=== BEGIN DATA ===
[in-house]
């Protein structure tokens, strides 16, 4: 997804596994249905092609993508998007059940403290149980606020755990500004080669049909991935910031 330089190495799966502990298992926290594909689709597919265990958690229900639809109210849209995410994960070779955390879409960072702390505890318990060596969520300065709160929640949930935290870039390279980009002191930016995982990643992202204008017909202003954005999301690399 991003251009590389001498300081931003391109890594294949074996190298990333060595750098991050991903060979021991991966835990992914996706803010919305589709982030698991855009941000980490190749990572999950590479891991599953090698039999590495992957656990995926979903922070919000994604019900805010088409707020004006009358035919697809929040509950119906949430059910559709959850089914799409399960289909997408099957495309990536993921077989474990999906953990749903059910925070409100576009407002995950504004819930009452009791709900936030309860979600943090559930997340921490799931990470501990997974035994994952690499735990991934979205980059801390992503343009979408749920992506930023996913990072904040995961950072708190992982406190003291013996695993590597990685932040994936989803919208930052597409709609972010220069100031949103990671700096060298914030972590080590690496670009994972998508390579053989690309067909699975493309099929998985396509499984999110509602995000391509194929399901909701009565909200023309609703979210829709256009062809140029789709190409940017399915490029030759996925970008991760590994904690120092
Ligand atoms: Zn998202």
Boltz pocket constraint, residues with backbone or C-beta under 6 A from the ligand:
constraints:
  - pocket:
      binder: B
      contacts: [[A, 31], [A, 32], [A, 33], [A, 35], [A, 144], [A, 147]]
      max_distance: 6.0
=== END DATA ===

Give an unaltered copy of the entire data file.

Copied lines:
[in-house]
């Protein structure tokens, strides 16, 4: 997804596994249905092609993508998007059940403290149980606020755990500004080669049909991935910031 330089190495799966502990298992926290594909689709597919265990958690229900639809109210849209995410994960070779955390879409960072702390505890318990060596969520300065709160929640949930935290870039390279980009002191930016995982990643992202204008017909202003954005999301690399 991003251009590389001498300081931003391109890594294949074996190298990333060595750098991050991903060979021991991966835990992914996706803010919305589709982030698991855009941000980490190749990572999950590479891991599953090698039999590495992957656990995926979903922070919000994604019900805010088409707020004006009358035919697809929040509950119906949430059910559709959850089914799409399960289909997408099957495309990536993921077989474990999906953990749903059910925070409100576009407002995950504004819930009452009791709900936030309860979600943090559930997340921490799931990470501990997974035994994952690499735990991934979205980059801390992503343009979408749920992506930023996913990072904040995961950072708190992982406190003291013996695993590597990685932040994936989803919208930052597409709609972010220069100031949103990671700096060298914030972590080590690496670009994972998508390579053989690309067909699975493309099929998985396509499984999110509602995000391509194929399901909701009565909200023309609703979210829709256009062809140029789709190409940017399915490029030759996925970008991760590994904690120092
Ligand atoms: Zn998202």
Boltz pocket constraint, residues with backbone or C-beta under 6 A from the ligand:
constraints:
  - pocket:
      binder: B
      contacts: [[A, 31], [A, 32], [A, 33], [A, 35], [A, 144], [A, 147]]
      max_distance: 6.0